The program offers predefined zones of damage for masonry buildings. These values can be modified in the frame "Settings". Considerable experience with a number of tunnels excavated below build-up areas allowed for elaborating the relationship between the shape of subsidence trough and damage of buildings to such precision that based on this it is now possible to estimate an extent of compensations for possible damage caused by excavation with accuracy acceptable for both preparation of contractual documents and for contractors preparing proposals for excavation of tunnels.

Recommended values for masonry buildings from one to six floors are given in the following table.

Proportional h.s. (per mille) | Damage | Description |
---|---|---|

0.2 – 0.5 | Microcracks | Microcracks |

0.5 – 0.75 | Little damage - superficial | Cracks in plaster |

0.75 – 1.0 | Little damage | Small cracks in walls |

1.0 – 1.8 | Medium damage, functional | Cracks in walls, problems with windows and doors |

1.8 – | Large damage | Wide open cracks in bearing walls and beams |

One of the causes leading to the damage of buildings is the slope subsidence trough. The program highlights individual parts of a building with a color pattern that corresponds to a given class of damage. The maximum value of tensile strain is provided in the text output.

The program offers predefined zones of damage for masonry buildings. These values can be modified in the frame "Settings". Considerable experience with a number of tunnels excavated below build-up areas allowed for elaborating the relationship between the shape of subsidence trough and damage of buildings to such precision that based on this it is now possible to estimate an extent of compensations for possible damage caused by excavation with accuracy acceptable for both preparation of contractual documents and for contractors preparing proposals for excavation of tunnels.

Recommended values for masonry buildings from one to six floors are given in the following table.

Gradient | Damage | Description |
---|---|---|

1:1200 - 800 | Microcracks | Microcracks |

1:800 - 500 | Little damage - superficial | Cracks in plaster |

1:500 - 300 | Little damage | Small cracks in walls |

1:300 - 150 | Medium damage, functional | Cracks in walls, problems with windows and doors |

1:150 - 0 | Large damage | Wide open cracks in bearing walls and beams |

Definition of the term relative deflection is evident from the figure. The program searches regions on buildings with the maximum relative deflection both upwards and downwards. Clearly, from the damage of building point of view the most critical is the relative deflection upwards leading to "**tensile opening**" of building.

Relative deflection

Verification of the maximum relative deflection is left to the user – the following tables list the ultimate values recommended by literature.

Type of structure |
Type of damage | Ultimate relative deflection Δ/l | |||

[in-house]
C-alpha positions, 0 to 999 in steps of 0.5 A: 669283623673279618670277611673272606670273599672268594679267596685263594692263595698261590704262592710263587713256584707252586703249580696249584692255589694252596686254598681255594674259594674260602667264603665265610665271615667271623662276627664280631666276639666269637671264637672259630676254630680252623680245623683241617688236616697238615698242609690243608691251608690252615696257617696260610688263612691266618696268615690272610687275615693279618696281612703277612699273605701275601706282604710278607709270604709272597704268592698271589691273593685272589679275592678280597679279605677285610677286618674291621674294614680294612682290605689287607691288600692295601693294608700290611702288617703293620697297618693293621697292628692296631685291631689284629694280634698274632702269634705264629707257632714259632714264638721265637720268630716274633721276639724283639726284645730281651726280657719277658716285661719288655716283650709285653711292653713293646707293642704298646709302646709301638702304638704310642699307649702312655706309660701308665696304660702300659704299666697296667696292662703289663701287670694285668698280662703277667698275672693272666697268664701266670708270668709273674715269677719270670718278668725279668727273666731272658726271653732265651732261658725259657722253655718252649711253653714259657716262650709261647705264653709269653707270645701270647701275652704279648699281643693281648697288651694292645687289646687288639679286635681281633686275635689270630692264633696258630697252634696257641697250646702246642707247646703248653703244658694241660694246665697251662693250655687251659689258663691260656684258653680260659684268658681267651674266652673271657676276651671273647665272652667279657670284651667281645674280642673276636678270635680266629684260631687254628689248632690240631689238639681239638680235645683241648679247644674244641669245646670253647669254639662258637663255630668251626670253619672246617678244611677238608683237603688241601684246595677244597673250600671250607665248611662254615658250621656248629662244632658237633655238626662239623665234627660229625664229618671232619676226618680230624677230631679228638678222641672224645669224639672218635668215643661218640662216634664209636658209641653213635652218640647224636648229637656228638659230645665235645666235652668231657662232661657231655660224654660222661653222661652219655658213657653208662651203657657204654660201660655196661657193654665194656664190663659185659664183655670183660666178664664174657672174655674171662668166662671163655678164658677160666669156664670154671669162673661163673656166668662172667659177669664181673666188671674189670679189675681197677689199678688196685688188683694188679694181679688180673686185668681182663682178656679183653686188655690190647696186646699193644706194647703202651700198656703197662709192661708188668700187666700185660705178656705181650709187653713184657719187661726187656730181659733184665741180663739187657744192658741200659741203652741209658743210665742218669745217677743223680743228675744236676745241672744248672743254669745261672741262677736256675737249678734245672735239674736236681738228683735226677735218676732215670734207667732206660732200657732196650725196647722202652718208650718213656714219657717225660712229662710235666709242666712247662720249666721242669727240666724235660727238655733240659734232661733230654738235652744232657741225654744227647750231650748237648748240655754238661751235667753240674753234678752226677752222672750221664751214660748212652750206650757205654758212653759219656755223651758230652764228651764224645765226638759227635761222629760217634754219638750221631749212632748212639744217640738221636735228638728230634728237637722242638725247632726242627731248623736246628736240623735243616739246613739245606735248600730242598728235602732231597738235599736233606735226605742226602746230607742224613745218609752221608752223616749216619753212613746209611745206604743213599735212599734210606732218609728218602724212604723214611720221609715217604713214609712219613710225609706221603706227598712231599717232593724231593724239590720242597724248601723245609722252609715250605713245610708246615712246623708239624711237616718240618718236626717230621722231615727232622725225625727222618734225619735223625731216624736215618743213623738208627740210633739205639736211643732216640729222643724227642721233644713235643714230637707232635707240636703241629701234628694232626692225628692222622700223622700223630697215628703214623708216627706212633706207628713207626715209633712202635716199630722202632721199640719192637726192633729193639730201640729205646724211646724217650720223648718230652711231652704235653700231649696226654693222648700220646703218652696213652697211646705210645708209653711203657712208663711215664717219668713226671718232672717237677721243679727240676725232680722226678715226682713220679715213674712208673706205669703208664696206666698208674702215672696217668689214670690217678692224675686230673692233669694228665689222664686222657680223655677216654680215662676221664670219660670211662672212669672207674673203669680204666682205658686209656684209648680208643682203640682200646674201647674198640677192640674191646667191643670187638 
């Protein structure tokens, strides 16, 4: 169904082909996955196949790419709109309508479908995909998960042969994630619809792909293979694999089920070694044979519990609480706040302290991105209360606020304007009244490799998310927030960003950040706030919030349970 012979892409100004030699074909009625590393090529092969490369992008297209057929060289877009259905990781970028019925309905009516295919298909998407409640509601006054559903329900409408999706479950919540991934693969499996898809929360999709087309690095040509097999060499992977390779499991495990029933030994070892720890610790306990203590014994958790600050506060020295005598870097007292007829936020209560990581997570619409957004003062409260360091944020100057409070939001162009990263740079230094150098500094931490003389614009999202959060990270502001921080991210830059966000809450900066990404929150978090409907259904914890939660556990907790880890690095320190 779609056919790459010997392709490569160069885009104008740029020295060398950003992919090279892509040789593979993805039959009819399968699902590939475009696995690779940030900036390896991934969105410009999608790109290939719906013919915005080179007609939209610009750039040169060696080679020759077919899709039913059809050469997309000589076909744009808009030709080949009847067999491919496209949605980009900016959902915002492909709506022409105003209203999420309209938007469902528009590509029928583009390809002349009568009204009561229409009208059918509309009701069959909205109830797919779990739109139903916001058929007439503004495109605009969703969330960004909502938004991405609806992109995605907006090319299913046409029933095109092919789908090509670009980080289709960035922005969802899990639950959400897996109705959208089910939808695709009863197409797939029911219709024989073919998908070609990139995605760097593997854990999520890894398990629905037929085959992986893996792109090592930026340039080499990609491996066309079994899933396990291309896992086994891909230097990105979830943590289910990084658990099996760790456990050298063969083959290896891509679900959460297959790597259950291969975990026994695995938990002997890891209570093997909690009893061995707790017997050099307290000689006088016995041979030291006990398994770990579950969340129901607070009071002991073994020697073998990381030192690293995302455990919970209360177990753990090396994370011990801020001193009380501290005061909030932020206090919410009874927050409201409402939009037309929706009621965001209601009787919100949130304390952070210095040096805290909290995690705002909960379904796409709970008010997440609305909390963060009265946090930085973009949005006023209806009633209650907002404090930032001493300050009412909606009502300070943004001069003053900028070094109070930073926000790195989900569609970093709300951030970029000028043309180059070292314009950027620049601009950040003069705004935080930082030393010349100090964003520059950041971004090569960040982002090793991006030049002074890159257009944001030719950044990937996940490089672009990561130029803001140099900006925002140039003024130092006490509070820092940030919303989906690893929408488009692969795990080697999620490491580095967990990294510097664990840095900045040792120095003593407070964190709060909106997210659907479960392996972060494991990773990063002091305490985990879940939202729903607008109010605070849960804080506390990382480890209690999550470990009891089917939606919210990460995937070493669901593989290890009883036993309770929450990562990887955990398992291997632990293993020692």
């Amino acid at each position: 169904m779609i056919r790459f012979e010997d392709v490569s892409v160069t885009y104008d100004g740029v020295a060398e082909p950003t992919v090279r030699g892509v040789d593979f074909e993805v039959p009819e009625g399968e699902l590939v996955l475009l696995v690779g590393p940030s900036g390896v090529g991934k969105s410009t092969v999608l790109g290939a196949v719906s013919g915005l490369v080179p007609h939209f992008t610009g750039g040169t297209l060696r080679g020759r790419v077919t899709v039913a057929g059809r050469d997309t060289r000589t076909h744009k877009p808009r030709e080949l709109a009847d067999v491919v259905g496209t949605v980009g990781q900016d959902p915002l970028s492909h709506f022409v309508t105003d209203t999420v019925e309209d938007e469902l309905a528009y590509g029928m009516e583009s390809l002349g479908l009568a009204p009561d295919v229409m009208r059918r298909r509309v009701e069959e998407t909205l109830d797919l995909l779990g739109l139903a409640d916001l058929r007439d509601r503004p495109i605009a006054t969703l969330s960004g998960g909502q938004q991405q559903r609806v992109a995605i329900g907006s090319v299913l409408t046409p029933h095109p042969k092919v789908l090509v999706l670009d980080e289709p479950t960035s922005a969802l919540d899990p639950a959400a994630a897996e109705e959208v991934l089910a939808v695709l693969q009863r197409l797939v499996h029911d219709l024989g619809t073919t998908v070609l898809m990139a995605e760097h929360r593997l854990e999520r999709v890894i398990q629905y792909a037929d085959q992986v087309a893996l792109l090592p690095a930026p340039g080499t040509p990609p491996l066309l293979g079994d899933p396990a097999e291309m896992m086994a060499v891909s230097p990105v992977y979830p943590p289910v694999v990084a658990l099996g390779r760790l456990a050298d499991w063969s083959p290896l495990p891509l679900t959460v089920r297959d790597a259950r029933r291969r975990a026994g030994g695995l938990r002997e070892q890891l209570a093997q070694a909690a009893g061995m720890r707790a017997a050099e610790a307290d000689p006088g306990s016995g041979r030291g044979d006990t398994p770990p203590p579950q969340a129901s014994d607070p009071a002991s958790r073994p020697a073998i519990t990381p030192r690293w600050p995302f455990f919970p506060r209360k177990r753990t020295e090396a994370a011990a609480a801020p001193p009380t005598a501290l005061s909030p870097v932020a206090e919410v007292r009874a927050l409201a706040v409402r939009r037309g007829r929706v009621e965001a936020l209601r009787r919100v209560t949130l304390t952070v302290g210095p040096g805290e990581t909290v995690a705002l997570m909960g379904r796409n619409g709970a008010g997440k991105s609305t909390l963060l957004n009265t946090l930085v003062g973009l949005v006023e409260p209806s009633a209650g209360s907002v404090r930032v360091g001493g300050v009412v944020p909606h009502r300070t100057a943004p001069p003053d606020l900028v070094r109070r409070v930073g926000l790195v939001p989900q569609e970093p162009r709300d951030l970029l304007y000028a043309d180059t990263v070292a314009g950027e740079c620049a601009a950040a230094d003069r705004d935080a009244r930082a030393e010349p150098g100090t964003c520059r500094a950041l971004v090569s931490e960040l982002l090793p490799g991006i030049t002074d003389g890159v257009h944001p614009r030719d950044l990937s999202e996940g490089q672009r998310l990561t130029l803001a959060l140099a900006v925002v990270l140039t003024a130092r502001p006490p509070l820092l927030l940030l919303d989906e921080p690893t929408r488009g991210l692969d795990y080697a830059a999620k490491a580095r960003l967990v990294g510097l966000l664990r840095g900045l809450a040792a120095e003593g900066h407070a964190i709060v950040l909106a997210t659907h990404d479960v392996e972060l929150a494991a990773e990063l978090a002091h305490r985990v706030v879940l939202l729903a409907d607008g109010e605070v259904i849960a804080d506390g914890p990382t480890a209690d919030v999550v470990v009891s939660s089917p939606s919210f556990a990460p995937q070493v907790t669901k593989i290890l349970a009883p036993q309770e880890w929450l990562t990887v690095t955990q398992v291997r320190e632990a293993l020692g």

---|---|---|---|---|---|

Burland and Wroth |
Meyerhof |
Polshin a Tokar |
ČSN 73 1001 |
||

Unreinforced bearing walls |
Cracks in walls | For L/H = 1 - 0.0004 For L/H = 5 - 0.0008 |
0.0004 | 0.0004 | 0.0015 |

Cracks in bearing structures | For L/H = 1 - 0.0002 For L/H = 5 - 0.0004 |
– | – | – |

In a given section the program determines the following variables:

- maximum tensile strain
- maximum gradient
- maximum relative deflection
**relative gradient**between inputted points of a building

Evaluation of the analyzed section is left to the user – the following tables list the recommended ultimate values of relative rotation and deflection.

Type of structure | Type of damage | Ultimate relative gradient | ||||
---|---|---|---|---|---|---|

Skempton |
Meyerhof |
Polshin a Tokar |
Bjerrum |
ČSN 73 1001 |
||

Frame structures and reinforced bearing walls | Structural | 1/150 | 1/250 | 1/200 | 1/150 | |

Cracks in walls | 1/300 | 1/500 | 1/500 | 1/500 | 1/500 |

Type of structure |
Type of damage | Ultimate relative deflection Δ/l | |||
---|---|---|---|---|---|

Burland and Wroth |
Meyerhof |
Polshin a Tokar |
ČSN 73 1001 |
||

Unreinforced bearing walls |
Cracks in walls | For L/H = 1 - 0.0004 For L/H = 5 - 0.0008 |
0.0004 | 0.0004 | 0.0015 |

Cracks in bearing structures | For L/H = 1 - 0.0002 For L/H = 5 - 0.0004 |
– | – | – |

Cracks in a masonry building due to ground movements

The author, Radko Bucek MSc., Ph.D., is a distinguished expert in the field of underground structures. He gained his abundant experience while working with world-known consultant companies such as Golder Associates, SG-Geotechnika and D2-Consult. Recently he works as the Chief Tunnel Engineer in Mott MacDonald Prague.

In cooperation with company Fine, developer of civil engineering software, the original program has been considerably improved and implemented into professional geotechnical software package GEO.

The software was used by Austrian company D2-Consult during preparation of underground line „Budapest metro line 4” in Budapest to predict ground settlement and its effects on surrounding buildings.

Since 2005 the program has been continuously used by company KO-KA for designing collectors in Prague.

Recently the software has been used by company Mott MacDonald, Prague. The author of the program works there as the chief engineer in branch of underground structures.